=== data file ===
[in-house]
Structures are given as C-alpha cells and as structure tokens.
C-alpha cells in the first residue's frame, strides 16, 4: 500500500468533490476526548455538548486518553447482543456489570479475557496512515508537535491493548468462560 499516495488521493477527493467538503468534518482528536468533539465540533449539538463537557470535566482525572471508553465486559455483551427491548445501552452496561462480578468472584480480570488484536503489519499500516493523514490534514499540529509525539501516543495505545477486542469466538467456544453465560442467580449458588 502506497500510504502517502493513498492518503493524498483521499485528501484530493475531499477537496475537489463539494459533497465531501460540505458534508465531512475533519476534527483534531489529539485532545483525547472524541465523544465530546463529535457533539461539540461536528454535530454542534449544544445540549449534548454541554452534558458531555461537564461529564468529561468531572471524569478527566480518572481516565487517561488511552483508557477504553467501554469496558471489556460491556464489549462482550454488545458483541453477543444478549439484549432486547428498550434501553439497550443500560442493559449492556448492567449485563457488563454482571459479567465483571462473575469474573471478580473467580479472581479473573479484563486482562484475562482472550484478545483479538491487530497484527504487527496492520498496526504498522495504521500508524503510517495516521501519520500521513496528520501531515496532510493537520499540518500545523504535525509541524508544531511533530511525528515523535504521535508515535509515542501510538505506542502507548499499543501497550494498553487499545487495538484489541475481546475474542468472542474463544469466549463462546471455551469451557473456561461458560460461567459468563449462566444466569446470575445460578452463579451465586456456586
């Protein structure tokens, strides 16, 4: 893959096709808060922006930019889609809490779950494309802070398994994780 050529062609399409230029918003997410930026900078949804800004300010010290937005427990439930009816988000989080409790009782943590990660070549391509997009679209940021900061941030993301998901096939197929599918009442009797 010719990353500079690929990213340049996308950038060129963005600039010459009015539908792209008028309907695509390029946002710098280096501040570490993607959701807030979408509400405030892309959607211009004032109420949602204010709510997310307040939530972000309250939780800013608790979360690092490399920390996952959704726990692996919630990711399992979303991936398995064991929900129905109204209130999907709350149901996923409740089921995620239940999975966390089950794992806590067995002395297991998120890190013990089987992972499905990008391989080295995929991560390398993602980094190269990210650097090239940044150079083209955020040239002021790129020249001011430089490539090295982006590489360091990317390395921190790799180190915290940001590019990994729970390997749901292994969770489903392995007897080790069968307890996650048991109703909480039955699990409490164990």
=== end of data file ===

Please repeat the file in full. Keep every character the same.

[in-house]
Structures are given as C-alpha cells and as structure tokens.
C-alpha cells in the first residue's frame, strides 16, 4: 500500500468533490476526548455538548486518553447482543456489570479475557496512515508537535491493548468462560 499516495488521493477527493467538503468534518482528536468533539465540533449539538463537557470535566482525572471508553465486559455483551427491548445501552452496561462480578468472584480480570488484536503489519499500516493523514490534514499540529509525539501516543495505545477486542469466538467456544453465560442467580449458588 502506497500510504502517502493513498492518503493524498483521499485528501484530493475531499477537496475537489463539494459533497465531501460540505458534508465531512475533519476534527483534531489529539485532545483525547472524541465523544465530546463529535457533539461539540461536528454535530454542534449544544445540549449534548454541554452534558458531555461537564461529564468529561468531572471524569478527566480518572481516565487517561488511552483508557477504553467501554469496558471489556460491556464489549462482550454488545458483541453477543444478549439484549432486547428498550434501553439497550443500560442493559449492556448492567449485563457488563454482571459479567465483571462473575469474573471478580473467580479472581479473573479484563486482562484475562482472550484478545483479538491487530497484527504487527496492520498496526504498522495504521500508524503510517495516521501519520500521513496528520501531515496532510493537520499540518500545523504535525509541524508544531511533530511525528515523535504521535508515535509515542501510538505506542502507548499499543501497550494498553487499545487495538484489541475481546475474542468472542474463544469466549463462546471455551469451557473456561461458560460461567459468563449462566444466569446470575445460578452463579451465586456456586
């Protein structure tokens, strides 16, 4: 893959096709808060922006930019889609809490779950494309802070398994994780 050529062609399409230029918003997410930026900078949804800004300010010290937005427990439930009816988000989080409790009782943590990660070549391509997009679209940021900061941030993301998901096939197929599918009442009797 010719990353500079690929990213340049996308950038060129963005600039010459009015539908792209008028309907695509390029946002710098280096501040570490993607959701807030979408509400405030892309959607211009004032109420949602204010709510997310307040939530972000309250939780800013608790979360690092490399920390996952959704726990692996919630990711399992979303991936398995064991929900129905109204209130999907709350149901996923409740089921995620239940999975966390089950794992806590067995002395297991998120890190013990089987992972499905990008391989080295995929991560390398993602980094190269990210650097090239940044150079083209955020040239002021790129020249001011430089490539090295982006590489360091990317390395921190790799180190915290940001590019990994729970390997749901292994969770489903392995007897080790069968307890996650048991109703909480039955699990409490164990």